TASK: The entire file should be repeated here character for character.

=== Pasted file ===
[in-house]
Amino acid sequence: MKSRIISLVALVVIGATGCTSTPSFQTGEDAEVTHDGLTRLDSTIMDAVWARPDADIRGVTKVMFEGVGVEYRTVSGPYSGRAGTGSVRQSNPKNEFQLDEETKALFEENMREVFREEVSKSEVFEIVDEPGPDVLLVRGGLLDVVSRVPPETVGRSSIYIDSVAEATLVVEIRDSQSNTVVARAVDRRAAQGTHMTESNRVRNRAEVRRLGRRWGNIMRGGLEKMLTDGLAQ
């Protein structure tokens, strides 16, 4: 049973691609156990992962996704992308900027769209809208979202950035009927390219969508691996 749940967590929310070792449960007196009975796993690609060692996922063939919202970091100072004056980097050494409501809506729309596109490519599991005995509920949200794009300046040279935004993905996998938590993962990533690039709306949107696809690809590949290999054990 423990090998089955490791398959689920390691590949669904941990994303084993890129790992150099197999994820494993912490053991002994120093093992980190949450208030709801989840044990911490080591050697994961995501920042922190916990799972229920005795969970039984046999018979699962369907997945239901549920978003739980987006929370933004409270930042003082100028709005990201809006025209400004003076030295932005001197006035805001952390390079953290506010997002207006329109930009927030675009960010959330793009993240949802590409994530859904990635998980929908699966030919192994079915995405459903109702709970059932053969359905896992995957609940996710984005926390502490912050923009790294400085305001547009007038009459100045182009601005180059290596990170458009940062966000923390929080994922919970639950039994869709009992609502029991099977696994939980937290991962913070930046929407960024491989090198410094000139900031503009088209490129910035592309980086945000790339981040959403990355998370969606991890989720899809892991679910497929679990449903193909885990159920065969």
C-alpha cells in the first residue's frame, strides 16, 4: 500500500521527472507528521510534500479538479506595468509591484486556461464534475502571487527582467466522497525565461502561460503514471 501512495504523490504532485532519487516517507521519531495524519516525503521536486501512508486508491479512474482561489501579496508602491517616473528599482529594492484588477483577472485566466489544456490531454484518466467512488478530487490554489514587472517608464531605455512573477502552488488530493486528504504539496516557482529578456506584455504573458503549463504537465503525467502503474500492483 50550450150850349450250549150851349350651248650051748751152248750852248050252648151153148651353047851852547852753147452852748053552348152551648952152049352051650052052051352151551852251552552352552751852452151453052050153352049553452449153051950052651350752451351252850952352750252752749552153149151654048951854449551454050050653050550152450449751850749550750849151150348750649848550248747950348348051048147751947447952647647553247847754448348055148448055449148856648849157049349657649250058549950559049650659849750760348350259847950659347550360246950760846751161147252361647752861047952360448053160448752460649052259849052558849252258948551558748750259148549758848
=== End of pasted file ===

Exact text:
[in-house]
Amino acid sequence: MKSRIISLVALVVIGATGCTSTPSFQTGEDAEVTHDGLTRLDSTIMDAVWARPDADIRGVTKVMFEGVGVEYRTVSGPYSGRAGTGSVRQSNPKNEFQLDEETKALFEENMREVFREEVSKSEVFEIVDEPGPDVLLVRGGLLDVVSRVPPETVGRSSIYIDSVAEATLVVEIRDSQSNTVVARAVDRRAAQGTHMTESNRVRNRAEVRRLGRRWGNIMRGGLEKMLTDGLAQ
């Protein structure tokens, strides 16, 4: 049973691609156990992962996704992308900027769209809208979202950035009927390219969508691996 749940967590929310070792449960007196009975796993690609060692996922063939919202970091100072004056980097050494409501809506729309596109490519599991005995509920949200794009300046040279935004993905996998938590993962990533690039709306949107696809690809590949290999054990 423990090998089955490791398959689920390691590949669904941990994303084993890129790992150099197999994820494993912490053991002994120093093992980190949450208030709801989840044990911490080591050697994961995501920042922190916990799972229920005795969970039984046999018979699962369907997945239901549920978003739980987006929370933004409270930042003082100028709005990201809006025209400004003076030295932005001197006035805001952390390079953290506010997002207006329109930009927030675009960010959330793009993240949802590409994530859904990635998980929908699966030919192994079915995405459903109702709970059932053969359905896992995957609940996710984005926390502490912050923009790294400085305001547009007038009459100045182009601005180059290596990170458009940062966000923390929080994922919970639950039994869709009992609502029991099977696994939980937290991962913070930046929407960024491989090198410094000139900031503009088209490129910035592309980086945000790339981040959403990355998370969606991890989720899809892991679910497929679990449903193909885990159920065969």
C-alpha cells in the first residue's frame, strides 16, 4: 500500500521527472507528521510534500479538479506595468509591484486556461464534475502571487527582467466522497525565461502561460503514471 501512495504523490504532485532519487516517507521519531495524519516525503521536486501512508486508491479512474482561489501579496508602491517616473528599482529594492484588477483577472485566466489544456490531454484518466467512488478530487490554489514587472517608464531605455512573477502552488488530493486528504504539496516557482529578456506584455504573458503549463504537465503525467502503474500492483 50550450150850349450250549150851349350651248650051748751152248750852248050252648151153148651353047851852547852753147452852748053552348152551648952152049352051650052052051352151551852251552552352552751852452151453052050153352049553452449153051950052651350752451351252850952352750252752749552153149151654048951854449551454050050653050550152450449751850749550750849151150348750649848550248747950348348051048147751947447952647647553247847754448348055148448055449148856648849157049349657649250058549950559049650659849750760348350259847950659347550360246950760846751161147252361647752861047952360448053160448752460649052259849052558849252258948551558748750259148549758848